Weekly actual topics in Azerbaijan (May 16-20)
Managing Director: TAP to be able to transport more gas
The design if the Trans Adriatic Pipeline (TAP) is flexible, which will enable it to transport more gas, and therefore contribute to an even greater extent to Europe's energy security and diversification, Ian Bradshaw, Managing Director at TAP AG said in an interview with Trend.
He mentioned that today, there is 10 billion cubic meters (bcm) of gas annually from the second phase of Azerbaijan's Shah Deniz field development - gas which has been sold in September 2013 by the Shah Deniz consortium to several European markets.
"Our project can double capacity - to 20 bcm/a - by installing two additional compressor stations, and upgrading the initial compressor stations," Bradshaw said.
However, he said that it is too early to consider where additional supplies may come from, as this will be dependent a range of parameters such as volumes, timeline, economic as well as wider geopolitical considerations.
TAP, which is the part of the huge Southern Gas Corridor project, envisages transportation of gas from the Stage 2 of development of Azerbaijan's Shah Deniz gas and condensate field to the EU countries.
The European Commission repeatedly stated that the scalability of the Southern Gas Corridor is a crucial element for EU's energy security.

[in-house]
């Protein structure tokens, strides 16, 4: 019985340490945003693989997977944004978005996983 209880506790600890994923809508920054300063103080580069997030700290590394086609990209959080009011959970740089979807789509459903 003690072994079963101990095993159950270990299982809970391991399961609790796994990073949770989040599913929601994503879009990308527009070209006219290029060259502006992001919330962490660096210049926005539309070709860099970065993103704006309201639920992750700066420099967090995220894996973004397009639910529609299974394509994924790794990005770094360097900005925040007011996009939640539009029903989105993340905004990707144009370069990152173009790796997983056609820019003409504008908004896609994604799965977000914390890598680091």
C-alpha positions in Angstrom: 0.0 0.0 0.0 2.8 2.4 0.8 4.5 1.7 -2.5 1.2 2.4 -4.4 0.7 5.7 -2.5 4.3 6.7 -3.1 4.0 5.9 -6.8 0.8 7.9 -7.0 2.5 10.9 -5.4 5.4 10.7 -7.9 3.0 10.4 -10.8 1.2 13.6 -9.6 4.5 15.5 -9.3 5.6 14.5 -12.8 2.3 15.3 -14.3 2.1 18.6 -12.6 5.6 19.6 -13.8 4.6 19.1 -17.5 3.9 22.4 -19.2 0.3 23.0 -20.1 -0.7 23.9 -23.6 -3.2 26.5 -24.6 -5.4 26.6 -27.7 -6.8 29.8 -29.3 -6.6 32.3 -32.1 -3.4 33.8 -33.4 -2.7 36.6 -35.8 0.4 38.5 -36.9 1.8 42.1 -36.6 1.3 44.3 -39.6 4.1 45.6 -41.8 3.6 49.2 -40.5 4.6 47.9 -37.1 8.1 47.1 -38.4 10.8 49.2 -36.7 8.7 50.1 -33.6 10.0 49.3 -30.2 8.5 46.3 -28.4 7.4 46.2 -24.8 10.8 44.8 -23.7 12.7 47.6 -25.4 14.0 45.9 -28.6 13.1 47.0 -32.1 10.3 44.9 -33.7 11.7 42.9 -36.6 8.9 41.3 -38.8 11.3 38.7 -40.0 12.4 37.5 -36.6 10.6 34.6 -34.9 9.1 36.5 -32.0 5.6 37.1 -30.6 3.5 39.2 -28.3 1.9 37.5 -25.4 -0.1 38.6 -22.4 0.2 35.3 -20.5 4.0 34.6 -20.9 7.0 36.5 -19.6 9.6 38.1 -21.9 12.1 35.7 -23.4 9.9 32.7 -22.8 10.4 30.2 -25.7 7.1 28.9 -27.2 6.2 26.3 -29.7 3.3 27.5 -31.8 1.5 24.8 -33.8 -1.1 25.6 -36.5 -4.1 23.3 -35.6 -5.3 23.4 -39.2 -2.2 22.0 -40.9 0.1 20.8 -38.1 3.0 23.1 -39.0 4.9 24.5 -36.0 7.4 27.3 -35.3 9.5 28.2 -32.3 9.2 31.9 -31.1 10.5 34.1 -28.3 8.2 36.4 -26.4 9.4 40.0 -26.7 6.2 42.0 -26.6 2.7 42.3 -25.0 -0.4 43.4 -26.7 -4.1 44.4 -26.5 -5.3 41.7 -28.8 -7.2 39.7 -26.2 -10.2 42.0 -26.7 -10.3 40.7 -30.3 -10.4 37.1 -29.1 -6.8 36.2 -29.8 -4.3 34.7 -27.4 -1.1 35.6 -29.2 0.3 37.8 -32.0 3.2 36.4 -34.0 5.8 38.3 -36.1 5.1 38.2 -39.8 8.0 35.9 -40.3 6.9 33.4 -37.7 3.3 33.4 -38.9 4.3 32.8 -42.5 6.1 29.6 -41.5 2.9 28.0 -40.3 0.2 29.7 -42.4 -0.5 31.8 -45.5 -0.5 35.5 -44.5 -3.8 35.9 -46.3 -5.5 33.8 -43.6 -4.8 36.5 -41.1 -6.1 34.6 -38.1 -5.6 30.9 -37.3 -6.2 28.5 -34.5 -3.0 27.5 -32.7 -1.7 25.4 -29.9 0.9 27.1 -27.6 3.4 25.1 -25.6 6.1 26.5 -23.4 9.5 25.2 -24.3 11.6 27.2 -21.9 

The 870-kilometer TAP will be connected to the Trans Anatolian Pipeline (TANAP) on the Turkish-Greek border, run through Greece, Albania and the Adriatic Sea, before coming ashore in Italy's south.
TAP's shareholding is comprised of BP (20 percent), SOCAR (20 percent), Snam S.p.A. (20 percent), Fluxys (19 percent), Enagás (16 percent) and Axpo (5 percent).
A groundbreaking ceremony for TAP will be held May 17 in Thessaloniki, Greece.
North-South corridor to boost Azerbaijan's currency inflow
In the first year of operation of the North-South international transportation corridor, Azerbaijan will be able to get $50-70 million per year, Javid Gurbanov, head of Azerbaijan Railways CJSC, said in an interview with The Business Year magazine.
"This project will connect the Persian Gulf with Malacca Bay through a multimodal transport system, as well as provide a connection to St. Petersburg and Helsinki through older railways built in Soviet times," he said. "We will be connected to Mumbai Port and Bandar Abbas Port."
"Current figures indicate that there are 5 million tons of cargo moving between India and Europe and about 7-9 million tons between Russia and Iran. We would enjoy the opportunity to be involved in some of this activity," Gurbanov added.
He noted that in the first year of operation of the new railway, it is planned to transport 2-5 million tons of cargo, with plans to increase capacity up to 20 million tons in the future.
"This effort will require some renovations and we will need to see the construction of additional facilities alongside some new, technical solutions," said the head of Azerbaijan Railways.
The North-South corridor will boost Azerbaijan's currency inflow and work to create new employment opportunities for Azerbaijani citizens, according to Gurbanov.
"If we can handle 2-5 million tons, we will be able to get $50-70 million and create 2,000-3,000 new jobs dealing with railways, maintenance, and so on," he added.
The North-South transportation corridor is meant to connect the Northern Europe with South-Eastern Asia. It will serve as a link for connecting the railways of Iran, Azerbaijan and Russia.